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Breaking The Bad News

Discussion in 'Doctors Cafe' started by Dr. Emecheta C., Sep 9, 2019.

  1. Dr. Emecheta C.

    Dr. Emecheta C. Young Member

    Aug 15, 2019
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    Breaking The Bad News

    Every doctor understands just how difficult and unpleasant it can be having to break bad news to their patients or patient's relatives. In fact, it is one of the most daunting tasks a physician can face.

    If a physician is not properly trained and guided on how to go about this, it may cause them to gradually withdraw emotionally from their patients as a form of coping mechanism.

    Unfortunately, medical school does not offer much formal training on how to deliver bad news to patients and their relatives.

    It is quite understandable why this is not a task any doctor looks forward to. On one hand the doctor wants to keep hope alive as long as possible. On the other hand he is wary of how the patient will react to the news and how to deal with the strong emotions it may evoke. Also more often than not due to the pressure of the workplace, he has to break this news in a way that is not the most suitable.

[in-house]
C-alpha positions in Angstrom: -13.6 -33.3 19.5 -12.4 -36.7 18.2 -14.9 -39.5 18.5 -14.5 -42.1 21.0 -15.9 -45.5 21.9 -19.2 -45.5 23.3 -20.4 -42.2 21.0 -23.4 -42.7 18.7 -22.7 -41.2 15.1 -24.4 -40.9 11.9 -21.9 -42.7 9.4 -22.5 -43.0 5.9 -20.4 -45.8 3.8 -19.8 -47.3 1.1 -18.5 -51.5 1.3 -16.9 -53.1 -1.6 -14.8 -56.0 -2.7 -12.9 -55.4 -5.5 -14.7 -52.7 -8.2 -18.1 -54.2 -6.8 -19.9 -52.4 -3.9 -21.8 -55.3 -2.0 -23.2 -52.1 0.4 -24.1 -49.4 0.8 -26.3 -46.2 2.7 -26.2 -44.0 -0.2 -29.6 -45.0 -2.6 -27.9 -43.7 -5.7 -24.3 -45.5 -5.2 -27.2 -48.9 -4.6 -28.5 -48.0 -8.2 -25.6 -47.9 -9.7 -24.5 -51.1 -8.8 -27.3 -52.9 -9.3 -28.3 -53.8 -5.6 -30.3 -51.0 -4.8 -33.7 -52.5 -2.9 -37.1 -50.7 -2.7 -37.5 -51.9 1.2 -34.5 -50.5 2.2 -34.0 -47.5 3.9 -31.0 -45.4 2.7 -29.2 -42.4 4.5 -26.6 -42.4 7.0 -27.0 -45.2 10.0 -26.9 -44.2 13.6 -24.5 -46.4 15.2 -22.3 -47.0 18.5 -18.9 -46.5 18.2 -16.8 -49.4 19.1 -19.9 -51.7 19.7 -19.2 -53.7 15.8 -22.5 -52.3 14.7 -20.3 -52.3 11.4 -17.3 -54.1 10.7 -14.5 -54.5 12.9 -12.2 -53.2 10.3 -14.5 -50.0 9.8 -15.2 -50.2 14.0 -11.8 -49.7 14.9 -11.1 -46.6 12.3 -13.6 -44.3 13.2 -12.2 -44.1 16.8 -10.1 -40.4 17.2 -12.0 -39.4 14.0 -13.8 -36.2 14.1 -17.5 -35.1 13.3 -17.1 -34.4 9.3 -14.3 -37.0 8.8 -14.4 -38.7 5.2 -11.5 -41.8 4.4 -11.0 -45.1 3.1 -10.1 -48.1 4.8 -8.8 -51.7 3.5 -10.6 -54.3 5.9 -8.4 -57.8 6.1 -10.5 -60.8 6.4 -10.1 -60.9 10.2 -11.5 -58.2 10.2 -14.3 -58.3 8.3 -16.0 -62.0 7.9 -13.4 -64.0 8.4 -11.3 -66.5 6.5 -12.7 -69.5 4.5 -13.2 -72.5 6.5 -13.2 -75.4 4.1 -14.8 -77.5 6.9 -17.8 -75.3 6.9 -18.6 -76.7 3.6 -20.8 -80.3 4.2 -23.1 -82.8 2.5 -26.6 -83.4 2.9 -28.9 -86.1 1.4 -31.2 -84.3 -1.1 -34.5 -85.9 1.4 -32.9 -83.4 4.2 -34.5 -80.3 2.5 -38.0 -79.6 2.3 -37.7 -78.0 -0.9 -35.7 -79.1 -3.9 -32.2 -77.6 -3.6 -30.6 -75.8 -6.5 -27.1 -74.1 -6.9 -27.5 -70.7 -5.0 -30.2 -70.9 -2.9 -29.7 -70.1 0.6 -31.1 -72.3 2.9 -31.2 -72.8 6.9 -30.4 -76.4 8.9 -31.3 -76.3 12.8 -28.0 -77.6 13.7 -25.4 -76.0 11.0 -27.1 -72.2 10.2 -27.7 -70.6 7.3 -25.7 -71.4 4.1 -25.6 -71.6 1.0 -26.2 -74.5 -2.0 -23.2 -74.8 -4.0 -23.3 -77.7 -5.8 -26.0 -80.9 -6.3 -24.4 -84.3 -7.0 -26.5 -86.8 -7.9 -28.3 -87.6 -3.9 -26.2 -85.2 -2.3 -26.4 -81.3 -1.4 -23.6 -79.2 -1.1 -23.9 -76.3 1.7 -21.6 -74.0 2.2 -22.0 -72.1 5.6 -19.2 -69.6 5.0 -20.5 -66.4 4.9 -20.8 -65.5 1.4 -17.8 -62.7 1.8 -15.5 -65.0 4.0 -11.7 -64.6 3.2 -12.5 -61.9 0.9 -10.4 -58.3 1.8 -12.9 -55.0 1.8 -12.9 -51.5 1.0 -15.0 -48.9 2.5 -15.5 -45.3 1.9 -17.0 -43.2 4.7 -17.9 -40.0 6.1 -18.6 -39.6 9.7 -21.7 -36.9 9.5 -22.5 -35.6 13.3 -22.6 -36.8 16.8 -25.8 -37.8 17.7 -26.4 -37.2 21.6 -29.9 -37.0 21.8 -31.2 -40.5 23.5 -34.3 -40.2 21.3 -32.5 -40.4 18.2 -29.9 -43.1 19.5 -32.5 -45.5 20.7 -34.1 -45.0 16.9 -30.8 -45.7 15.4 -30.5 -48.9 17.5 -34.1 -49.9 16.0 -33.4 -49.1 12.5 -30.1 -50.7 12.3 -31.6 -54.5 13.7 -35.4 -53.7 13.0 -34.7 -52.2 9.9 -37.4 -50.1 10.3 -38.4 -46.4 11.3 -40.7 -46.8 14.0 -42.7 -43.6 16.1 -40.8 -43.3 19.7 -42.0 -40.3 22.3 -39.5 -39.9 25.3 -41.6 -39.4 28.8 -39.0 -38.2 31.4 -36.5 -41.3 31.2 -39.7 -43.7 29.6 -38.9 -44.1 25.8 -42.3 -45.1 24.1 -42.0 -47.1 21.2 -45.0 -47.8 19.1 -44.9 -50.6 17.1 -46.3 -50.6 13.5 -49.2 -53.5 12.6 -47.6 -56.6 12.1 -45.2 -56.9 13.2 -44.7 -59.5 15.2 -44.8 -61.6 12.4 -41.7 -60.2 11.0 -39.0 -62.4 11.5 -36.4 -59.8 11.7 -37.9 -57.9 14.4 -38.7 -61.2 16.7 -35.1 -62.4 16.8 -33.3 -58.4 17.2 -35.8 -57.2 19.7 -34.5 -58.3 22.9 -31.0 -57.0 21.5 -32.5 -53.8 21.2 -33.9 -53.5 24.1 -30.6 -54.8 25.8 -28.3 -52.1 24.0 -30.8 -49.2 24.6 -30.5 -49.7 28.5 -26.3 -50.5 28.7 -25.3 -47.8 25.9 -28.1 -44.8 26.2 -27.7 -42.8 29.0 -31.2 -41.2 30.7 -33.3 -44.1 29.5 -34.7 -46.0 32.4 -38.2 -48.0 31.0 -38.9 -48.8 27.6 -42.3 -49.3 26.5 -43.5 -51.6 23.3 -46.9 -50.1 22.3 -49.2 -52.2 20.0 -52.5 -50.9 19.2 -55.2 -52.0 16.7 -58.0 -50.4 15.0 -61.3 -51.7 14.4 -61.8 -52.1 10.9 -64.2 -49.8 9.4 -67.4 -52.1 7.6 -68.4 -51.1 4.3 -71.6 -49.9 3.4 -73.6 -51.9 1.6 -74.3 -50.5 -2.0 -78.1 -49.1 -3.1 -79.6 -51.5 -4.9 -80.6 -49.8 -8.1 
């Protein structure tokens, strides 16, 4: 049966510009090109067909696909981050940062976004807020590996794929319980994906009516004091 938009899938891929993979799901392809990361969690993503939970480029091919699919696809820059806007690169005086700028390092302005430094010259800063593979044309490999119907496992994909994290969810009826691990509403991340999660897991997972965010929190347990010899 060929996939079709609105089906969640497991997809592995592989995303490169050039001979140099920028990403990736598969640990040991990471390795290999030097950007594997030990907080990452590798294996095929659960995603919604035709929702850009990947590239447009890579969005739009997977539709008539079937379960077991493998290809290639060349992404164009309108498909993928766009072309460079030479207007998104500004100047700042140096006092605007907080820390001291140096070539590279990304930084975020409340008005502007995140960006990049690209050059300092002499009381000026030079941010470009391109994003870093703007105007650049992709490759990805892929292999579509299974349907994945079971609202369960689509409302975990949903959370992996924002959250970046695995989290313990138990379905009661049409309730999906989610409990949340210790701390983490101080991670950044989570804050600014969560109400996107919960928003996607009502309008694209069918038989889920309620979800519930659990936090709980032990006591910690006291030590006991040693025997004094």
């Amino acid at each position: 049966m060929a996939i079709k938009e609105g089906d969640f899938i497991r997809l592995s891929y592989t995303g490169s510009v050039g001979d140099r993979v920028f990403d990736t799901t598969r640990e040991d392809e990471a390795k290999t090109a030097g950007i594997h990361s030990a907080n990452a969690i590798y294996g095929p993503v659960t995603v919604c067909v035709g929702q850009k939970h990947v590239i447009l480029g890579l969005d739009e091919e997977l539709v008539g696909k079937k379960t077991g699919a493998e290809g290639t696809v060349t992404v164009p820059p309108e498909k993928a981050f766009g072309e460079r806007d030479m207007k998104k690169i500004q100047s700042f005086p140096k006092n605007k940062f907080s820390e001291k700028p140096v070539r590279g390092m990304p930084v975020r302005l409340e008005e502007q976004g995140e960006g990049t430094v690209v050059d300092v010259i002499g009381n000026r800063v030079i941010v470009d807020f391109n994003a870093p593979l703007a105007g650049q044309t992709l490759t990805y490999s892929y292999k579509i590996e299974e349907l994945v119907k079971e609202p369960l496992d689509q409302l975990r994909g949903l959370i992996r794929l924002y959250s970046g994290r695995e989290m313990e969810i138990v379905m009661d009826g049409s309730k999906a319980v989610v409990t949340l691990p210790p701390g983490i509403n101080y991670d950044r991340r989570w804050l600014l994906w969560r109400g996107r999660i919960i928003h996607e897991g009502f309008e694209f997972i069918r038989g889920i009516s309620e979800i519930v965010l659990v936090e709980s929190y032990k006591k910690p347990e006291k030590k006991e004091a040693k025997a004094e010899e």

Inspite of all this, every good doctor must try as much as is within their capacity to break bad news to their patients as gently and compassionately as possible.

    How should you break bad news to your patients?

    Several guidelines have been proposed on the best way to deliver bad news.

    However, what is more important than developing the "skill" of breaking bad news is actually improving your communication skills.

    Some studies have shown that most patients would prefer that they are given full disclosure and in clear and concise terms, without heavy medical jargon.

    A few tips on how to deliver the bad news include:

    1. Prepare yourself beforehand.
    Get to know as much as you can about the medical condition as questions would be expected.

    2. Make arrangements for a suitable environment preferably without interruptions.

    3. Find out what your patient already knows and how much they would like to know so that you don't overburden them with information or give too little.

    4. Be frank but compassionate.
    Do not sugar-coat things or use confusing medical jargon.

    5. Be prepared to deal with families' reactions.
    Answer their questions as kindly as possible.

    6. Do not be overly pessimistic.
    In medicine there are no 100% guarantees. If there is even a tiny ray of hope, let it shine through but in a realistic way.

    Breaking bad news will never be a fun thing to do no matter how adept at it you become. But doing it in the best way possible we will go a long way in helping everyone involved cope with it.


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    Last edited by a moderator: Jun 10, 2021

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